Today we only had to ride 25 miles on Mull but we chose to extend this by taking a tour around the North West of Mull making a trip of 45 miles but with 4,500 feet of ascent in the last 25 miles.
The weather was misty and damp with occasional periods of heavy rain.
The day dawned grey and wet and frankly quite uninviting. The first ferry to Craignure on Mull was at 09:50 so we had a slow gentle start to the day at the rather plush Oban YHA.
We boarded the Calmac ferry via the car deck where we left our bikes. Steve enjoyed a bacon sandwich onboard and after a 40 minute crossing we disembarked at Craignure.
The road north had a little traffic at first including some logging trucks. We saw a buzzard sitting on a tree by the road who seemed quite unperturbed by our passing. No engine!
The local economy here was in evidence over this stretch of road with quarrying, forestry, agriculture in the form of sheep farming mainly, and a few cows and tourism of course
At Salen we were getting ready for a banana stop before turning off the main road and bumped into John – a friend from Devon.
His wife and children are living on Mull at present and he is there whenever he can be. It was very nice to see him and his wife and we stopped for a chat. His wife assured us that the B8703 from Salen to Tobermory via Calgary only had one big hill on it although it did go up and down a bit. (Later in the ride we decided that this information was from a person who has only driven this road not cycled it!)
Once away from the main road the scenery was very quiet and peaceful. The colours were subdued because of the humidity but nonetheless the scenery was spectacular and full of interest
The coastal road follows the shore of Loch Na Kraal.
The road follows the shore very closely and we had fantastic views across the Loch to Ben More, Mull’s only Munro at 966m. It was shrouded in mist and very atmospheric.
Ben More dominated the scenery until the road turned north and we could see the Island of Ulva offshore. There were proper highland cattle in the fields and sheep with lambs on the moorland sections.
We were very taken with the scenery and were enjoying the ride very much. We had plenty of time to stop and absorb our surroundings and take photographs as this was a ‘short’ day. We passed through an ancient woodland covered in lichen. The road was beginning to undulate a little and we dropped down to a little bridge above which was a waterfall. One of the advantages of the rain was that it was in spate and worth stopping to look at.
The Northern segment of Mull is lower than the rest of the island rising to just over 1000 feet. The coastal road climbed away from the shore into the clouds at Cruachan Treshnish and we couldn’t see much at all. There was even a cairn at the top of one of the higher climbs. There was hardly any traffic and very few houses on this remote part of Mull. The hills were becoming quite steep and the road was constantly up and down. It reminded us of Cornwall! We thought we must be getting near to Calgary where we knew there was a cafe – then we had a road sign telling us it was another 7 miles. It was 4 hours since Steve had had his bacon butty on the ferry so we had to stop for a rather damp picnic. It was quite surprising how much food we had squirreled away in the panniers – for a rainy day!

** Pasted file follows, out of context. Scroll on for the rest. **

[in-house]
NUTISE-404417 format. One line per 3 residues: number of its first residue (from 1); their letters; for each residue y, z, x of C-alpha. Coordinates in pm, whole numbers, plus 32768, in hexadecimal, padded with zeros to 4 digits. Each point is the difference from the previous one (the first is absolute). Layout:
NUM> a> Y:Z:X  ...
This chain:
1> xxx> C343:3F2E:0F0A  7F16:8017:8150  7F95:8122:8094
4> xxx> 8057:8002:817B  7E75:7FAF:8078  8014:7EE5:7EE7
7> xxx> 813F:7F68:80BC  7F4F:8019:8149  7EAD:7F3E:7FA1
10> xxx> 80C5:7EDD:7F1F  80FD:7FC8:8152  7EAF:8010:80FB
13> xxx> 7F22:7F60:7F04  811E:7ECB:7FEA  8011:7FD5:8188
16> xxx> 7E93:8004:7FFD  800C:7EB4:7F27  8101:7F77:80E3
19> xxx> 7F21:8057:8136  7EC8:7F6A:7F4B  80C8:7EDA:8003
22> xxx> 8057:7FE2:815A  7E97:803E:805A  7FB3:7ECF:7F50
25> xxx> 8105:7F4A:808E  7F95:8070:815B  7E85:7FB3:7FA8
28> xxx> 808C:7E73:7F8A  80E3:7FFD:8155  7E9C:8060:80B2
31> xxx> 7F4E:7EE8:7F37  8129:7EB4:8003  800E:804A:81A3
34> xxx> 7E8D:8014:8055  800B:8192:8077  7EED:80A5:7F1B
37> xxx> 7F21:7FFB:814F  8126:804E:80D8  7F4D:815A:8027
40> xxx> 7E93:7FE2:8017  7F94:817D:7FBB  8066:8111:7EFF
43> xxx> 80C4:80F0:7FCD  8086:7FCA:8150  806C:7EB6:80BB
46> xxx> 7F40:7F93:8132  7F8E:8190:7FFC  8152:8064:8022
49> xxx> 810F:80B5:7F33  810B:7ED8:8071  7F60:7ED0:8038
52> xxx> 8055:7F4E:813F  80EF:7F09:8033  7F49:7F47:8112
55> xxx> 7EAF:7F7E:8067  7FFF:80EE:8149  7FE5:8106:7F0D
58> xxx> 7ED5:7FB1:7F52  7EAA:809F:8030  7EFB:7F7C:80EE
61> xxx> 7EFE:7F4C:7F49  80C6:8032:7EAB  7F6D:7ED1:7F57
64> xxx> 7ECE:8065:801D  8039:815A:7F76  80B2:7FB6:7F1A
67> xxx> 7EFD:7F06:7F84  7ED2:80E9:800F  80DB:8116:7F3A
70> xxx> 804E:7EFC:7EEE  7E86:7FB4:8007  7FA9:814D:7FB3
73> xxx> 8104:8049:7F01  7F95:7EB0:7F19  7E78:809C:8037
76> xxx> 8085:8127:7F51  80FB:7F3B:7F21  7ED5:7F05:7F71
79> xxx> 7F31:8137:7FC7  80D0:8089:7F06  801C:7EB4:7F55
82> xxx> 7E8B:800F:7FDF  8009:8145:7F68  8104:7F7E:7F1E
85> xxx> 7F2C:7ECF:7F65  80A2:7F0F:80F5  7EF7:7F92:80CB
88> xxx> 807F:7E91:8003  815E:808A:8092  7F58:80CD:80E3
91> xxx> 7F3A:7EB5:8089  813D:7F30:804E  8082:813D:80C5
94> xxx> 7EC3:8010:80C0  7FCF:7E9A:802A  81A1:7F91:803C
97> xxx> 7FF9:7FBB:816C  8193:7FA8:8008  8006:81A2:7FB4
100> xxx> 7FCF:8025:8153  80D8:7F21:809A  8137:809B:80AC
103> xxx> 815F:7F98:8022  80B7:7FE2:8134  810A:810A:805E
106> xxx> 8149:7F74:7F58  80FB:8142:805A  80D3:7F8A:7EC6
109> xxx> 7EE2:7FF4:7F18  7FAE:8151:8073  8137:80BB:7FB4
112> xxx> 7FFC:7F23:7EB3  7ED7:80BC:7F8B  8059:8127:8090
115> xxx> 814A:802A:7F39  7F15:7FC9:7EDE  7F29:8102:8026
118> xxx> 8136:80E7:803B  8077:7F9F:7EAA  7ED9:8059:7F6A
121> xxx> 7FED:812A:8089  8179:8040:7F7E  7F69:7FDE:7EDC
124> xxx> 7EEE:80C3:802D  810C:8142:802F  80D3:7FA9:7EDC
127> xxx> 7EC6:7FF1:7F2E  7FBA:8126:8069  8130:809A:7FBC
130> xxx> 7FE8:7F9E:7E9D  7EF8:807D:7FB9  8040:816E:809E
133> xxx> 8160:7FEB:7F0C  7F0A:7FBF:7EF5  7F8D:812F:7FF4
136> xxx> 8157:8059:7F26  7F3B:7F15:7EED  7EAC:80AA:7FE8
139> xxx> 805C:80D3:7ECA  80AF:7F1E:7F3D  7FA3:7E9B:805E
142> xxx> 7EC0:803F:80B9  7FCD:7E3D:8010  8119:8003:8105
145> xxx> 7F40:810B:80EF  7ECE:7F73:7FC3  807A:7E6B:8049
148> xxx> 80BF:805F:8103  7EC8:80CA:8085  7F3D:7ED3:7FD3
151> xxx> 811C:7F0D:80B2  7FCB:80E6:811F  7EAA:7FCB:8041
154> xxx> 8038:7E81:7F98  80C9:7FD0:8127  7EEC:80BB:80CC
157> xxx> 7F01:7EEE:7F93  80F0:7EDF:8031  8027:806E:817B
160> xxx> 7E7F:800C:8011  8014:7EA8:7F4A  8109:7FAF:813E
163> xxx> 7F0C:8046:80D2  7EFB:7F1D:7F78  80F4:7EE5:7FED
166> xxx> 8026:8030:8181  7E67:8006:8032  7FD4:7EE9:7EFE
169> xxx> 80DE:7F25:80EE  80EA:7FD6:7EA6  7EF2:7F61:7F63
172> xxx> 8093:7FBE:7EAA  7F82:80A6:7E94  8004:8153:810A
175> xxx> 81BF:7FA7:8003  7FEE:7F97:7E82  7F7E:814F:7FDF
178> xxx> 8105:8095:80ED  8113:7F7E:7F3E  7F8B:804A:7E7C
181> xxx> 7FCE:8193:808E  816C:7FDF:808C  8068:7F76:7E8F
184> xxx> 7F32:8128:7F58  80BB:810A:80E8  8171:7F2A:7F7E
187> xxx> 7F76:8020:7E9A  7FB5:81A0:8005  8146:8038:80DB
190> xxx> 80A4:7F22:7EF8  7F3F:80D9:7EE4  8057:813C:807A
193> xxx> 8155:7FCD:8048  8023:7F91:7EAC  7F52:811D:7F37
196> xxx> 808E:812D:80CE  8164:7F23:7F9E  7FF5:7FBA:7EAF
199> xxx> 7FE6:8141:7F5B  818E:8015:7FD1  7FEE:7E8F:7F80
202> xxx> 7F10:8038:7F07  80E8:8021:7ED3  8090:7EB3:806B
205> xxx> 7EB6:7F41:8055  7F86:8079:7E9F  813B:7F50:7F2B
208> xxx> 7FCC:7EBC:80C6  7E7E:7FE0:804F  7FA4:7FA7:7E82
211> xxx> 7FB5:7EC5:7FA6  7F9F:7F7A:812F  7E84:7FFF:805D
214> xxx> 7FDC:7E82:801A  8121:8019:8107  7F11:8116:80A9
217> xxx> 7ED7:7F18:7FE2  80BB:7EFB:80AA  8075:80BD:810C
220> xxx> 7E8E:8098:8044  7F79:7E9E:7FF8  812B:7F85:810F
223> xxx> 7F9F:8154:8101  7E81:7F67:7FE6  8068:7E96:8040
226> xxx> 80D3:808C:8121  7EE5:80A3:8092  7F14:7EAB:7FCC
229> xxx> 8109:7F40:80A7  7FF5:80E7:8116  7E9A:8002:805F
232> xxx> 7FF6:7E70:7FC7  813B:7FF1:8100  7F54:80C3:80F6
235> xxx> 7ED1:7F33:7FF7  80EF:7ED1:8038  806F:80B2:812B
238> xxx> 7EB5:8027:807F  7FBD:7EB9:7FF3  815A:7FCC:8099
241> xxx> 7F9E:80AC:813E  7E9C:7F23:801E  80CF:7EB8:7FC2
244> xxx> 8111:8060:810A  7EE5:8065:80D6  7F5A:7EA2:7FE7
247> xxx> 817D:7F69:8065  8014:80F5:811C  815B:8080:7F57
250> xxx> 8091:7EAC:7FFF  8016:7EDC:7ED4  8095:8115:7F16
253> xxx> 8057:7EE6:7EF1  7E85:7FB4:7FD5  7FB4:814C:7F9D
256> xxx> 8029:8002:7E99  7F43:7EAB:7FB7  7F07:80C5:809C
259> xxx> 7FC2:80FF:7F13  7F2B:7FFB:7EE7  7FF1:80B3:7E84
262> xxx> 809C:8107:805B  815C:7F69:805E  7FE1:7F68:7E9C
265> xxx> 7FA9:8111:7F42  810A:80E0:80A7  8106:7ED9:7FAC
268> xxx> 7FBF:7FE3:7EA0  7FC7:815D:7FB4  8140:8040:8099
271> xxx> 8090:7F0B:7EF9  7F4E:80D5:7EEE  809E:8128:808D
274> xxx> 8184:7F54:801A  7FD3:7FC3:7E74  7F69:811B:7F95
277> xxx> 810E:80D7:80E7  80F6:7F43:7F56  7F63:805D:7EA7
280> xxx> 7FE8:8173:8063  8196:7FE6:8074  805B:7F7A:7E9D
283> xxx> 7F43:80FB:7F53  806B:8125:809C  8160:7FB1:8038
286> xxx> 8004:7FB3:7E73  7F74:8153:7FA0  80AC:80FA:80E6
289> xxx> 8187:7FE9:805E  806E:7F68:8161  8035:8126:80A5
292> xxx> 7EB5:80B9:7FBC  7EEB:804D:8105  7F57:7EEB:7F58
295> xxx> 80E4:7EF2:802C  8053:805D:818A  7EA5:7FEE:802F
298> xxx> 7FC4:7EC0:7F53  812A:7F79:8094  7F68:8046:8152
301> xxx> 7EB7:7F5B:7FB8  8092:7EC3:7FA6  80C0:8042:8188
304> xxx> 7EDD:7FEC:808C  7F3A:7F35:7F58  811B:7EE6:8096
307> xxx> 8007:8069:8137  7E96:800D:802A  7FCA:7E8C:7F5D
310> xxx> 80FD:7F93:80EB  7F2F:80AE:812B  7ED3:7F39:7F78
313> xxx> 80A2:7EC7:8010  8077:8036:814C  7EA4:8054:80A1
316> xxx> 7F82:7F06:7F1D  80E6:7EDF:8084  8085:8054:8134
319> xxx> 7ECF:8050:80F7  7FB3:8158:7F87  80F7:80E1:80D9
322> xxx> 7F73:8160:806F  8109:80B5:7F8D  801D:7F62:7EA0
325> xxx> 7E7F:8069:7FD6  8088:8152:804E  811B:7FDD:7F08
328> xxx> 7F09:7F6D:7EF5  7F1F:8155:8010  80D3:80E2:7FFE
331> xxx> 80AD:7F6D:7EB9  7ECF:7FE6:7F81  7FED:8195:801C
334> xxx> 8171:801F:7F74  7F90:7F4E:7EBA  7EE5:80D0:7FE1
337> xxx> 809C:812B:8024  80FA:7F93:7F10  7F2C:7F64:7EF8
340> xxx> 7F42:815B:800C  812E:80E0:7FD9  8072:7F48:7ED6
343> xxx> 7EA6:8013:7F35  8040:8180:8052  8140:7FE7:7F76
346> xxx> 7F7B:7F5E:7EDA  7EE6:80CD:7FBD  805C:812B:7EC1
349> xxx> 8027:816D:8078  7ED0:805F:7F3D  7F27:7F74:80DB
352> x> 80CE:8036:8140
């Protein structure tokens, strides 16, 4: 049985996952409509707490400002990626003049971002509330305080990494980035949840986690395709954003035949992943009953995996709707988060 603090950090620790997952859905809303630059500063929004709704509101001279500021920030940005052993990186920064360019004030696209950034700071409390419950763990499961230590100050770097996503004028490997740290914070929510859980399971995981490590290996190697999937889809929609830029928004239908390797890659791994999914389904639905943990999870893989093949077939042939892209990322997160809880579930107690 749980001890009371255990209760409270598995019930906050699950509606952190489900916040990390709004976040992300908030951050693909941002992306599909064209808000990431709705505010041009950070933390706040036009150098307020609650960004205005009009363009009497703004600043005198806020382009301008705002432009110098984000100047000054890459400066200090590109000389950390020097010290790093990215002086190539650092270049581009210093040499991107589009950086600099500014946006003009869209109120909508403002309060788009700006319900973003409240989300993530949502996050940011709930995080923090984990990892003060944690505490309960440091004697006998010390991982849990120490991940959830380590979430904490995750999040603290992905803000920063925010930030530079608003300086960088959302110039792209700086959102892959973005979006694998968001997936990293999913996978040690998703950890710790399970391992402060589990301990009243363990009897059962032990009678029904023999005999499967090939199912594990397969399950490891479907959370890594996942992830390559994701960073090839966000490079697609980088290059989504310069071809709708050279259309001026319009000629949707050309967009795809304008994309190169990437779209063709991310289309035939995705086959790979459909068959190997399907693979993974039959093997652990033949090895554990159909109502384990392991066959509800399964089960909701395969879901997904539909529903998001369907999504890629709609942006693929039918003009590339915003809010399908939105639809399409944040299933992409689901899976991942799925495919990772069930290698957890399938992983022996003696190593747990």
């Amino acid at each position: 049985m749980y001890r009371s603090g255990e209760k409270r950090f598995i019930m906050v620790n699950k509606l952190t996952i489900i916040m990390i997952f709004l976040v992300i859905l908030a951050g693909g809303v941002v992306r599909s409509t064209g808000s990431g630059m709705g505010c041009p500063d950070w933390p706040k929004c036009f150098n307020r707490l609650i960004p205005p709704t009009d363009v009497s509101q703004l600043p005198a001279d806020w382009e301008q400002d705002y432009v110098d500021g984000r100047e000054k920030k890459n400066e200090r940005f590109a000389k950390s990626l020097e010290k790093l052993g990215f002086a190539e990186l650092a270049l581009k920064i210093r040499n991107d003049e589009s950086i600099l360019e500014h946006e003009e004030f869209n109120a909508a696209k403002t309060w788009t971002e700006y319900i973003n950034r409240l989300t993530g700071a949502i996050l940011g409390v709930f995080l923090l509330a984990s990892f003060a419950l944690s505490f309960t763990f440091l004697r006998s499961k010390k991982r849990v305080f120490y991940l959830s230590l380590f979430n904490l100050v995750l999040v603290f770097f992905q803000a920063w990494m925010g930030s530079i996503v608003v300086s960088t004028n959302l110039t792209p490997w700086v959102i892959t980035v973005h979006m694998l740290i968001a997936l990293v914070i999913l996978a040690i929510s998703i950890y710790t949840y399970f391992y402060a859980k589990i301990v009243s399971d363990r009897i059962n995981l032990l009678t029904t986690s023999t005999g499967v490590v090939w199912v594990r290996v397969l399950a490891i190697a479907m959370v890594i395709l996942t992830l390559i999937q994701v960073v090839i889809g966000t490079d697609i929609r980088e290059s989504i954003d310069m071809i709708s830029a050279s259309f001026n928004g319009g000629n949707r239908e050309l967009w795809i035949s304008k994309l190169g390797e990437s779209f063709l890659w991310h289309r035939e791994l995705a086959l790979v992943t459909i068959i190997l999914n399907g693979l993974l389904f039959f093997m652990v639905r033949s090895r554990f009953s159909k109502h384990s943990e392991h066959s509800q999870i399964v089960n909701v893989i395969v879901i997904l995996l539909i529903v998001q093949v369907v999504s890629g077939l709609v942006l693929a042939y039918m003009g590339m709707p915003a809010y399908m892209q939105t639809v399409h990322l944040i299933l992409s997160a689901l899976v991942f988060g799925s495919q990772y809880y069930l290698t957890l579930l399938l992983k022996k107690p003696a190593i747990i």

Suitably fortified we continued along the roller coaster to Calgary. As we dropped down with views of impressive cliffs formed from lava beds we had a great view of the wonderful beach that attracts many tourists to this picturesque spot. There was also the promised cafe at the Arts Centre there and we warmed up with some soup.
It was another huge steep climb out of Calgary before we dropped down again to Dervaig. Now we had reached the ‘proper’ hill and it was very long and steep. The descent to Achnadrish was tremendous fun with several hairpins. The road had very few cars so we were really able to go for it! Then followed another huge grind up – the last one of the day – to a big reservoir on the top of the moor above Tobermory. Once again the scenery changed to desolate moorland while the narrow road twisted and turned alongside. Ultimately we began the long descent down to Tobermory which was very steep all the way down to the picturesque harbour here. The houses are all painted in bright colours but it did not do much to cheer the scene in the pouring rain.
We were soaked through but we had had such a brilliant ride. Really good fun and full of interest. Steve and I both have the ability to enjoy a physically arduous ride in challenging conditions.
Tomorrow will be drier. We are planning to catch the 07:20 to Kilchoan and then ride along the coast of the Arnamurchan peninsular up to Arisaig and Mallaig and then cross over to Skye.
The GPX file for todays ride is here.